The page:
Takeshi Murai, PhD, is a trainee under the supervision of Stacey Sukoff Rizzo, PhD, and has worked in the Rizzo Lab since 2020. Prior to his work at the Aging Institute, Dr. Murai worked for more than 20 years in the pharmaceutical industry in Japan developing novel therapeutics to target the central nervous system. As a behavioral pharmacologist, his expertise in handling animals extends beyond rodents to non-human primates. Dr. Murai received his first post-doctoral training at the California National Primate Research Center at the University of California, Davis in 2015, where he studied the social behaviors of rhesus macaques using an autism spectrum disorder model.

Dr. Murai is interested in finding new interventions for patients with Alzheimer’s disease and wants to elucidate the fundamental mechanisms which are foundational to these interventions. In terms of translational research, nonhuman primates have garnered attention due to their neuroanatomical and neurofunctional similarities with humans. Common marmosets, in particular, have some ideal features for translational studies, such as their small body size, ease of handling, and high homology of DNA sequences with humans. In addition, marmosets have a short life span relative to other large non-human primates, and therefore are a more suitable species to study age-related neurological disorders, such as Alzheimer’s disease. Because the Rizzo Lab uses these translational approaches, Dr. Murai was excited to join the lab and to continue this work in decoding fundamental mechanisms and discovering potential therapeutic interventions.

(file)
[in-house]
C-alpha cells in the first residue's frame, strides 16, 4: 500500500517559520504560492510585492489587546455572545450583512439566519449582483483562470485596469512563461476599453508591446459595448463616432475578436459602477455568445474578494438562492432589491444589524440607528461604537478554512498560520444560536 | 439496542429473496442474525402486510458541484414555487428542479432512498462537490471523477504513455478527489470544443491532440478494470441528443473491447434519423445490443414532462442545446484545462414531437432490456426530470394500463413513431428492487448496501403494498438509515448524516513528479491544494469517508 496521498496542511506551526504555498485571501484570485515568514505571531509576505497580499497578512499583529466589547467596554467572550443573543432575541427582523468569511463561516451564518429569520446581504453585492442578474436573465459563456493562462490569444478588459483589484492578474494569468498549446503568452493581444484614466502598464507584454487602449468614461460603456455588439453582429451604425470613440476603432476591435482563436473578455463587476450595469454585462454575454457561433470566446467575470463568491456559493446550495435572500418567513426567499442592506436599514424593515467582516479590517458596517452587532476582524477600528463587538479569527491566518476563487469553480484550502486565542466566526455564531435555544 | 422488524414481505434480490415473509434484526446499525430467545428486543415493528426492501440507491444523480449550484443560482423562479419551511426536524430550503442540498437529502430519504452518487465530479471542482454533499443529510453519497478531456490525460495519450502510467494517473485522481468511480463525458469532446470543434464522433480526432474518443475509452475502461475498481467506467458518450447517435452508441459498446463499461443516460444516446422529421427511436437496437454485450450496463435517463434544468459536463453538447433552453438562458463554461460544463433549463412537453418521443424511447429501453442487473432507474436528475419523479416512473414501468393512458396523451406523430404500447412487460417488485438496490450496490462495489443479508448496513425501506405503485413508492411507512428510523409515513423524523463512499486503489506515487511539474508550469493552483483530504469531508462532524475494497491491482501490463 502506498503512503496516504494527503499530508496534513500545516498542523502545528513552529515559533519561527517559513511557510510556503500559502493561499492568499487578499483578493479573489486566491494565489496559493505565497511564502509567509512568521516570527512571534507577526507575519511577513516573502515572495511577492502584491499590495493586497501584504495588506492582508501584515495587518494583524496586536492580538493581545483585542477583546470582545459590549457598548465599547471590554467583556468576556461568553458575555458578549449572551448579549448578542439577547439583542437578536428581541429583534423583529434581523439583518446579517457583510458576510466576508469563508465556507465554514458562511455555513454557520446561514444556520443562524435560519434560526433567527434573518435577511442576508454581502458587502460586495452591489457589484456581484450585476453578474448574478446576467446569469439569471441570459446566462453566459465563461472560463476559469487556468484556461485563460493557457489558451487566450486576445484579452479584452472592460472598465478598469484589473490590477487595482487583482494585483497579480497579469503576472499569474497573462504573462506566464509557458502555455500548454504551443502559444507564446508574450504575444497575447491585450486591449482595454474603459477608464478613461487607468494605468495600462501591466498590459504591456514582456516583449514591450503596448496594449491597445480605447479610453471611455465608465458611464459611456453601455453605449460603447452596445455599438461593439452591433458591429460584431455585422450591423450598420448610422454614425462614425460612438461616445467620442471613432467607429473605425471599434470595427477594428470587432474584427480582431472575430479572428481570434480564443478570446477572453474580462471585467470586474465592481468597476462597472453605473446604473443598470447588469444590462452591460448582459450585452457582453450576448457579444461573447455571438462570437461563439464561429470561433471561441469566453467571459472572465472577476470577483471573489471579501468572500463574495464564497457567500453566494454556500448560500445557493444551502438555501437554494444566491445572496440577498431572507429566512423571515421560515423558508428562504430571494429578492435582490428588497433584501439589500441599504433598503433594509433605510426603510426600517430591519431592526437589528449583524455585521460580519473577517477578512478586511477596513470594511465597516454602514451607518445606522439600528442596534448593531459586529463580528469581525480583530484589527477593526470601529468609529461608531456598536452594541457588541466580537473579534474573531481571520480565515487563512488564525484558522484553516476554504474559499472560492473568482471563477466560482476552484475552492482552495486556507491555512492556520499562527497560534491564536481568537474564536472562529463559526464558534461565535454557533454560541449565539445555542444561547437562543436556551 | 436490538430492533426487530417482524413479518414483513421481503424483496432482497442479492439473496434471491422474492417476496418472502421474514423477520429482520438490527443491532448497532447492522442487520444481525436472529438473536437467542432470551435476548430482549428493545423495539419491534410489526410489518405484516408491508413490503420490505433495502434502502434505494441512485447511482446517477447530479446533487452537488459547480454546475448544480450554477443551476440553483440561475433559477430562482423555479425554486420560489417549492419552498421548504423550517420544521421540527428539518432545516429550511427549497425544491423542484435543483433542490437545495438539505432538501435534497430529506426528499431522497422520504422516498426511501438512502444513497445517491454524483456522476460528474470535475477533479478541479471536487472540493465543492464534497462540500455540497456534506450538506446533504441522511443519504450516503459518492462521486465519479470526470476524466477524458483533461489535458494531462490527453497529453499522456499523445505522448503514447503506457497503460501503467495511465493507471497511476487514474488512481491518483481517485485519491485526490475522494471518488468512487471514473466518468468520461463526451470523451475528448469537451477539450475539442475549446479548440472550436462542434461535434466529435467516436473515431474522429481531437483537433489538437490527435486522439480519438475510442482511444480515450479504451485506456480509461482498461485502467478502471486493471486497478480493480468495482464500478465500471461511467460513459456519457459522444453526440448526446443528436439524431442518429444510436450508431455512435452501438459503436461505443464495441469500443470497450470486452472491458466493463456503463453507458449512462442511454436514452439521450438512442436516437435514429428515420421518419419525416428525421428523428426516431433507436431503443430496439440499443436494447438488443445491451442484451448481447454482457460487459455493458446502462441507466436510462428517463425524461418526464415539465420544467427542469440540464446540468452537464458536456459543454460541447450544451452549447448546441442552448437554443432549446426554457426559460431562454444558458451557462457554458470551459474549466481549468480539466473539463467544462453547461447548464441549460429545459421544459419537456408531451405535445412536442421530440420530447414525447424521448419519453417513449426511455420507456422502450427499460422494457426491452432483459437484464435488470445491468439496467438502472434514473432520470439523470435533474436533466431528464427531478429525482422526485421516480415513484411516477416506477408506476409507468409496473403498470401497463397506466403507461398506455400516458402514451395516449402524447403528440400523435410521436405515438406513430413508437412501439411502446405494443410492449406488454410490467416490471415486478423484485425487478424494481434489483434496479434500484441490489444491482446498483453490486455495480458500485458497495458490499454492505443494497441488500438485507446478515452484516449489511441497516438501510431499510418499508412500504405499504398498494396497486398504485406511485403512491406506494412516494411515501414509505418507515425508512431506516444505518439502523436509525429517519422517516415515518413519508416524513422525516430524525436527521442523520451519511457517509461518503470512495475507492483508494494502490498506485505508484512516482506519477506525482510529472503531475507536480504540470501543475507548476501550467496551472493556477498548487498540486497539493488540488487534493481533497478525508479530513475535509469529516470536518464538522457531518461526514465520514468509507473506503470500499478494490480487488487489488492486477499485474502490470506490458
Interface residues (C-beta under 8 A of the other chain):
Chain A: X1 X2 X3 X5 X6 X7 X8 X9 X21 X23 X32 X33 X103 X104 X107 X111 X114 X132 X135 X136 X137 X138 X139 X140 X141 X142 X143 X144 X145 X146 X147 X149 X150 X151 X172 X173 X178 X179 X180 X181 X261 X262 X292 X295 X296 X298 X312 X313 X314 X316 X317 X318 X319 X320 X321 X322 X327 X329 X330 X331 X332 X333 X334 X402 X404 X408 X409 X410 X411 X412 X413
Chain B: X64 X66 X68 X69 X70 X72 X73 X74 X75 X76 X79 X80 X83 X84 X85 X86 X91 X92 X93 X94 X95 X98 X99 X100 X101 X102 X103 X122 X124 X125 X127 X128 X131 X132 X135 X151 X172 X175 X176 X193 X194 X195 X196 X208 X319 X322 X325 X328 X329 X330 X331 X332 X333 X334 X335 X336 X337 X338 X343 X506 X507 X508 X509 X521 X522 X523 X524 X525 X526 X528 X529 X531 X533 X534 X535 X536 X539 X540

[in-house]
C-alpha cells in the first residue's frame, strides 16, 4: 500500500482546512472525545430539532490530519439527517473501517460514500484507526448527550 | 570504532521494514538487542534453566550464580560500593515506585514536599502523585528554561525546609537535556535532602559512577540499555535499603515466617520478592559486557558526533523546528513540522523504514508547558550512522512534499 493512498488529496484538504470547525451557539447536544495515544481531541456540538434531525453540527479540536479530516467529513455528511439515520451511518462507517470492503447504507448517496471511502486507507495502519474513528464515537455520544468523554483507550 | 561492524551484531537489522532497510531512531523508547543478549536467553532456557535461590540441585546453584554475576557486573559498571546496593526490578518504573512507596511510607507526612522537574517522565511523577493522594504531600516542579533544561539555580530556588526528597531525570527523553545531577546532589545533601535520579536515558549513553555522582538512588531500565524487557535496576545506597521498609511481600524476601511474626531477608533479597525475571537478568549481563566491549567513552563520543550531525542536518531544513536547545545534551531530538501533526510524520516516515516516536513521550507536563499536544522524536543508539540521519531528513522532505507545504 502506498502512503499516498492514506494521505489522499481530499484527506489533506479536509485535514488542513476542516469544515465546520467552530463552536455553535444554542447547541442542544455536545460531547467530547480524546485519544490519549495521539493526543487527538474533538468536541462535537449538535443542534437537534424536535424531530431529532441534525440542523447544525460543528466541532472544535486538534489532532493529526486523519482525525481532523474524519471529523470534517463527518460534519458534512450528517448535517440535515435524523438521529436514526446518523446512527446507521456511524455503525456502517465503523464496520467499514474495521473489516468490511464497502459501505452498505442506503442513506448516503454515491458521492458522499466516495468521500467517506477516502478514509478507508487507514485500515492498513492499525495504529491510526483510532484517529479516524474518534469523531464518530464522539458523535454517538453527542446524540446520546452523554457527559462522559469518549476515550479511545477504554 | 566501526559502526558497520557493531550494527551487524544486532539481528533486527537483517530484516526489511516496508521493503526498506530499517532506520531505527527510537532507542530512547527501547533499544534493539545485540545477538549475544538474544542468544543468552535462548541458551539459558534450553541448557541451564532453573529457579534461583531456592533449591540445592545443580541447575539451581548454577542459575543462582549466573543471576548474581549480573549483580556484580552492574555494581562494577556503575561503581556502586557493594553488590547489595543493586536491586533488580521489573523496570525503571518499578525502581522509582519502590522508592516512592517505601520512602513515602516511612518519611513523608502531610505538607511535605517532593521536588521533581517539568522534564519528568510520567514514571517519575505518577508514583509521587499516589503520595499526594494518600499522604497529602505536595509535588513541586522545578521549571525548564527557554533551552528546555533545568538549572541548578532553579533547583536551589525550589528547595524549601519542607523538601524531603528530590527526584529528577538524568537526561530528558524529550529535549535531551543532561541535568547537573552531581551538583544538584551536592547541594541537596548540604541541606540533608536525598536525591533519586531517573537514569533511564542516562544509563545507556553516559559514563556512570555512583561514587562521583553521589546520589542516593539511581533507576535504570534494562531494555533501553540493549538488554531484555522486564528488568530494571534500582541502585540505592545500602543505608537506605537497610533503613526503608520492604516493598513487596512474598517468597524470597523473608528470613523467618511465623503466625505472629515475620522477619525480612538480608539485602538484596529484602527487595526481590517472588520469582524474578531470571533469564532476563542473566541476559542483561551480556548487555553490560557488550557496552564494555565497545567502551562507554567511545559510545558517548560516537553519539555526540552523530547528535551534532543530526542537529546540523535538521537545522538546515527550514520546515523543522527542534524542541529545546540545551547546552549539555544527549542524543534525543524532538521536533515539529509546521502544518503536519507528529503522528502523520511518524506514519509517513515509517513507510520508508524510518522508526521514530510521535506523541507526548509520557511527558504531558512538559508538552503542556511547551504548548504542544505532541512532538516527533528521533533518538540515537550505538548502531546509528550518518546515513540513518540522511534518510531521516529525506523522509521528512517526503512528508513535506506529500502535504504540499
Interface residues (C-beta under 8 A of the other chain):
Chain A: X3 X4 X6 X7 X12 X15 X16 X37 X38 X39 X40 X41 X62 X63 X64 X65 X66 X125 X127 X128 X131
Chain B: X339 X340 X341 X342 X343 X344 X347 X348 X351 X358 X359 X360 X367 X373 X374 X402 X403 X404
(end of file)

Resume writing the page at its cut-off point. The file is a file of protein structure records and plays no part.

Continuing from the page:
Dr. Murai is currently working on establishing a rigorous testing battery to differentiate normal healthy aging from Alzheimer’s disease in marmosets. The testing battery includes an evaluation of cognition, sensory, and motor functions. Once established, the testing battery will be implemented on an annual basis in a longitudinal study. In addition to this work, Dr. Murai is also involved in the recent work of the Rizzo Lab to start neurodevelopmental and phenotypic evaluations of Alzheimer’s disease in model marmosets with genetic modifications. Outside of work, Dr. Murai loves spending time with his wife and their dog named Sara. He also likes to go hiking, jogging, and do yoga. Baking is a recent addition to his weekend routine.